An Angel at my Table and The Sweet Hereafter: a Difference in Time The two movies An Angel at my Table and The Sweet Hereafter tell stories about the trials of being human. They both show the viewer a world that they with any luck do not have first hand knowledge. Though they both talk of the human condition, they do so by using stylistic differences that in their own right pull the viewer into the story. The way that time is manipulated is the most obvious way the two films differ in the way their respective stories are shown to the audience. While Atom Egoyan use time, in The Sweet Hereafter, to alter the way the viewer sees the different characters, while Jane Campion, in An Angel at my Table, uses it so the viewer can feel the hardships the main character has had to endure.
The cutting continuity of the films differs greatly and gives each film a distinct tone. The Sweet Hereafter's use of time is especially interesting. The film winds through about five different periods. The viewer watches and is sucked in to the story by all that is not known.
The viewer is told of an accident long before it is ever shown. They see two scenes of fathers and daughters interacting in ways that do not seem like we are being told the whole story. This keeps the viewer wanting information that will clear up all of these compromising situations in which the characters are immersed. The character that is best shown with this flip flop cutting continuity is Nicole. Nicole is the character that we learn through as the narrator of the pied piper poem.
After the accident, we are supposed to see her as the lame boy who could not keep up. We watch as she goes from being the center of her father's attention to being a way for him to get rich quick. The sequence we see this happen is not linear. One step does not necessarily follow another. We learn of her incestuous relationship after we learn she has survive the accident even though this is not chronological. This adds suspense to the proceedings.
It also bends our perception of Nicole from seeing her as the lame boy to almost becoming the Piper. In the scene where Mason ask Nicole why the Pied Piper didn t use magic to make the villagers pay him she responds by saying he wanted to punish them. This scene can be compared to the scene when Nicole lies about the accident. In both stories there is another way out but the person in control, whether it be Nicole or the Piper, want punishment.
The Piper for non-payment and Nicole for reasons that is unclear. It could be for the abuse that her father has subjected her to, or the loss of the misguided affections of her father that she feels she has lost because of the accident. In any case, Nicole is transformed from the lame boy to the Piper. While Egoyan uses time as a device to bend and mold as he sees fit Jane Campion, in An Angel at my Table, uses it to in a linear straightforward way. She tells us the story of Janet Frame from a very young age to her return to home to become a full time writer.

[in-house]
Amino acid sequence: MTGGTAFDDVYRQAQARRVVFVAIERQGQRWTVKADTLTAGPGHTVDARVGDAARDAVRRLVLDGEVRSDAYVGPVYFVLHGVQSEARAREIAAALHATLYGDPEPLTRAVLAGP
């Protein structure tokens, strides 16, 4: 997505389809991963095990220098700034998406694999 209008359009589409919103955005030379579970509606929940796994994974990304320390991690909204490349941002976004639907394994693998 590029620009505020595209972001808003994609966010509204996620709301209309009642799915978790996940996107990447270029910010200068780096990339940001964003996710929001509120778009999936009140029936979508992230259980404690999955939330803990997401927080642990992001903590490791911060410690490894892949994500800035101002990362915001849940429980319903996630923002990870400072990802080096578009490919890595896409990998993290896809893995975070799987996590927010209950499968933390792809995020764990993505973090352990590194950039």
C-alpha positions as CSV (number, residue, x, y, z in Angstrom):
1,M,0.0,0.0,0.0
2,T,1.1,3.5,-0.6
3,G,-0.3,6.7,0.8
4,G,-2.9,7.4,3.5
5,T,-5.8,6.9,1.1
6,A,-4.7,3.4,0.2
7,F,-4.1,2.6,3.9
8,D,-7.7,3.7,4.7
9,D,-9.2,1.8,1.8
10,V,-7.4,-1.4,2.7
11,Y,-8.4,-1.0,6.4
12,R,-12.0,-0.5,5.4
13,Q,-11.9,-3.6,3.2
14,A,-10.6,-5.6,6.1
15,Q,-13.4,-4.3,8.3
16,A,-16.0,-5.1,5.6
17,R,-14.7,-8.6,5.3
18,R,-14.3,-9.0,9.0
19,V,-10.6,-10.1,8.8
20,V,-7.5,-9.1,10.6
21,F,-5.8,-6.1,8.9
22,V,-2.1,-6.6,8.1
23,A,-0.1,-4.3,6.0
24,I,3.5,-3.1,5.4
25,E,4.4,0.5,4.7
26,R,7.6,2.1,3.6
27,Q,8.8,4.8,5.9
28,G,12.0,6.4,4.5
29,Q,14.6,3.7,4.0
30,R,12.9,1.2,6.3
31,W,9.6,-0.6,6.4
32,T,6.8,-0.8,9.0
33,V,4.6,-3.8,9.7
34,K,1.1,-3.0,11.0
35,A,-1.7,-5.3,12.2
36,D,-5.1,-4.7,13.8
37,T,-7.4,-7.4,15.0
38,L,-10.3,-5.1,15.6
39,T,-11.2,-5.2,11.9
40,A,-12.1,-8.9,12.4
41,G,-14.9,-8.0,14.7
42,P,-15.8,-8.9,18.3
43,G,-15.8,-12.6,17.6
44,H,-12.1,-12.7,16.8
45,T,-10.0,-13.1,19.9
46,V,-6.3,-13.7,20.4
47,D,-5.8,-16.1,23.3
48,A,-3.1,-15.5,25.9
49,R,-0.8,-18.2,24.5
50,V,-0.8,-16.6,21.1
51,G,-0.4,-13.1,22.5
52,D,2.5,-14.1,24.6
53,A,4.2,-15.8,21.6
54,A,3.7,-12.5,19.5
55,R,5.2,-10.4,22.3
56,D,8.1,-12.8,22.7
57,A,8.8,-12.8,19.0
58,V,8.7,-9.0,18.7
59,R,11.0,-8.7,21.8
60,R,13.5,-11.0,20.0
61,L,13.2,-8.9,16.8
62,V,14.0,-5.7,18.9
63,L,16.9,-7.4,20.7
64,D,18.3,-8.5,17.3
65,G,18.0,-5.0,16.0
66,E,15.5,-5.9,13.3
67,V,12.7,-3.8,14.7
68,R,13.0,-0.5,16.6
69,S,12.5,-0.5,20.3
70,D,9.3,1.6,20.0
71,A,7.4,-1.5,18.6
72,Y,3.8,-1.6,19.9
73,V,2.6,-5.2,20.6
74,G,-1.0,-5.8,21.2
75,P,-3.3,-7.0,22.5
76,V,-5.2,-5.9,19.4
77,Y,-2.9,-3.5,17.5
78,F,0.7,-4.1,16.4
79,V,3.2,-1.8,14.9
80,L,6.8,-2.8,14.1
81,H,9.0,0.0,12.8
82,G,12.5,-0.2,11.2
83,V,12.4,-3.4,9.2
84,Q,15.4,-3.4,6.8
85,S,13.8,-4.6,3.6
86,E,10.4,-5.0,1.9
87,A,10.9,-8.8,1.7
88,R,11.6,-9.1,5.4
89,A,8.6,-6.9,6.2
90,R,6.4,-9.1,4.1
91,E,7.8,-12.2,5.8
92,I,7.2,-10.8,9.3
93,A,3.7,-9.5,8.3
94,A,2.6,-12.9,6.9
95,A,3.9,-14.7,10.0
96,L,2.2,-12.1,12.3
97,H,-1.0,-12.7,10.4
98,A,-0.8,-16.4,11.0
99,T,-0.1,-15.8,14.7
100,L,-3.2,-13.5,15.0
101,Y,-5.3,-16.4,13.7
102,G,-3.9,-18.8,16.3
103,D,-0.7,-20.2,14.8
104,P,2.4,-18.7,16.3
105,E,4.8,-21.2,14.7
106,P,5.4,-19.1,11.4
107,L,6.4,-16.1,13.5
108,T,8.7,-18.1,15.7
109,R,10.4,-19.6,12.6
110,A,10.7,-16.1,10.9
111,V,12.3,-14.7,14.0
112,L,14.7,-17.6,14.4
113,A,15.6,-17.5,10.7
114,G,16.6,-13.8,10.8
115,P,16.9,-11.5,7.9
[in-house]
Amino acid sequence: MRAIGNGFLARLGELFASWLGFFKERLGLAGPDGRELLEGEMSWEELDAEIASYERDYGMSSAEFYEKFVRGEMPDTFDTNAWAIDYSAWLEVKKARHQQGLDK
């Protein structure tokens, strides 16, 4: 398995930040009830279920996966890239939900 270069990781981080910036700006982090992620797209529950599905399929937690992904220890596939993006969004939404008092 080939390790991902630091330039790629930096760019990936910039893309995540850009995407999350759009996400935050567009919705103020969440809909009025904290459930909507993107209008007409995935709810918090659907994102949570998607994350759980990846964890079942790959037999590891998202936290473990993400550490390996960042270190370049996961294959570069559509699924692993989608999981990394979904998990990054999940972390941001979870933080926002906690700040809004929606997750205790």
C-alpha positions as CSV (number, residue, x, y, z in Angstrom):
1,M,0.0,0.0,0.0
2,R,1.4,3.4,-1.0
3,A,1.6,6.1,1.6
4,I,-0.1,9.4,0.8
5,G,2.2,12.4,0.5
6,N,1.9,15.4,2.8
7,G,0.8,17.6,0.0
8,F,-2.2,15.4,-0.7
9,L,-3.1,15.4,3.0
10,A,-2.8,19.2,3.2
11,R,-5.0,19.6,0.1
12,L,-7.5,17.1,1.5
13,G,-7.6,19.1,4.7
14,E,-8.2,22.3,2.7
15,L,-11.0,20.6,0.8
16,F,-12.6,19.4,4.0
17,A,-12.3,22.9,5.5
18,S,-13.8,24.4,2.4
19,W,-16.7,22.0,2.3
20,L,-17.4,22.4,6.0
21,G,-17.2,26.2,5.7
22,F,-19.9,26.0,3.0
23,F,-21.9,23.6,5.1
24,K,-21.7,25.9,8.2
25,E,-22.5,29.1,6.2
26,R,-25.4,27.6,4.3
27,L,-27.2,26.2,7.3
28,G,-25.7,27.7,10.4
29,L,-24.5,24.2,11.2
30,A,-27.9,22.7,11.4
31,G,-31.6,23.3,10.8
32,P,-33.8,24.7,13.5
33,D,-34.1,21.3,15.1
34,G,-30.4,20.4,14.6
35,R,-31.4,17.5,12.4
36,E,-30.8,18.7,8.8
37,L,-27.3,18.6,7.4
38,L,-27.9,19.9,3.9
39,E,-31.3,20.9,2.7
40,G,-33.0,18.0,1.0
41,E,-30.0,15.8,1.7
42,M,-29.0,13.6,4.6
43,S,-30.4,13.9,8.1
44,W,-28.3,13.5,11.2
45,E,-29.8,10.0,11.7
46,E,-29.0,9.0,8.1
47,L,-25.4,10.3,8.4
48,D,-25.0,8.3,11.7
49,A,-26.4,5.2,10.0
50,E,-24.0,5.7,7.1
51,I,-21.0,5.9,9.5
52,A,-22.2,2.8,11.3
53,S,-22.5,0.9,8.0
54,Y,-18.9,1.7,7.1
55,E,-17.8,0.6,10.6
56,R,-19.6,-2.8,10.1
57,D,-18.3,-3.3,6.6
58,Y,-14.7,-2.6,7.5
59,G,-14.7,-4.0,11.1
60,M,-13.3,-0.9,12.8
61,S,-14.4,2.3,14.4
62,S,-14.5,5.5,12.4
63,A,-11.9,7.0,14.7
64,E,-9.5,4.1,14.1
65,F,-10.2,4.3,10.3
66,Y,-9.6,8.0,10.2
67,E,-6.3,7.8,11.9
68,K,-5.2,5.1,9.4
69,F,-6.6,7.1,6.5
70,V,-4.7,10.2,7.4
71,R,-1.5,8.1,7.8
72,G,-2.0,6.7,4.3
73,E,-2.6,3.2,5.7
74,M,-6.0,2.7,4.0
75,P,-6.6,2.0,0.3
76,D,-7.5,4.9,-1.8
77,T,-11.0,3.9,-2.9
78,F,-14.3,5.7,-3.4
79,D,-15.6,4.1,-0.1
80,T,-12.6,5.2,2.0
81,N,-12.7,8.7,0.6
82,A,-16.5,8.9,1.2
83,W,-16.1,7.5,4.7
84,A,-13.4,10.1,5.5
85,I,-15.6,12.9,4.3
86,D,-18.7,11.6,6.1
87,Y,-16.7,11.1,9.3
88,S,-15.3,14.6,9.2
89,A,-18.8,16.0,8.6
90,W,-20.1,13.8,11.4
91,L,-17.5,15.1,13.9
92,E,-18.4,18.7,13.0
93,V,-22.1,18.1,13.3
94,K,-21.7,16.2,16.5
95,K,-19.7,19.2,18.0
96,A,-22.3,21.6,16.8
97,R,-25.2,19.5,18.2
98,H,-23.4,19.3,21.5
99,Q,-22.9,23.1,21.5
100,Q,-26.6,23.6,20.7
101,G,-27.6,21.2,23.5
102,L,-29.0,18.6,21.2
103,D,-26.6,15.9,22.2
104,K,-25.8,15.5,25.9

Campion takes us on a journey from childhood loneliness to shock therapy finally the realization of Janet's competency as a writer. The three actresses that play the different ages of Janet are remarkable. They allow the viewer to move along the time line with out being distracted by different people playing the different roles. Although the film encompasses a large time, the viewer does not feel that it is contrived. It is very natural feeling, without the distraction that reminds us that this is a film. The viewer flows through the story.
The scenes of when Janet is put into the asylum demonstrates this very well. Many of the scenes are short and not overly developed they give a sense of disorientation, much like that which Janet herself must have felt. When they begin the shock treatment is a good example of this. The nurses come by and take everyone's false teeth. This causes a sense of anxiousness in Janet that the audience too becomes anxious. Then we here the other patients in pain as they begin their treatments.
We want Janet to get up and run. Instead, she reluctantly submits to the treatment and the viewer realizes that Janet has been lead astray from the truth of her condition. Campion lets the audience feel for Janet's situation because we have seen her grow up and realize that they have diagnosed her incorrectly. Through out the movie the audience is drawn in to the life experiences of Janet. We are shown her liberating experience in Spain and her down fall in England, where she is correctly diagnosed and begins to write in earnest. The audience continues to care for Janet's story because they have seen it from the very beginning.
Egoyan and Campion manipulate time to draw the audience into their stories. While Egoyan floats through time as if it is water going back and forth up and down at will. Campion, on the other hand, uses time like a conveyed belt; it is fixed and can only move in one direction. They both use time to draw the audience into their respective stories.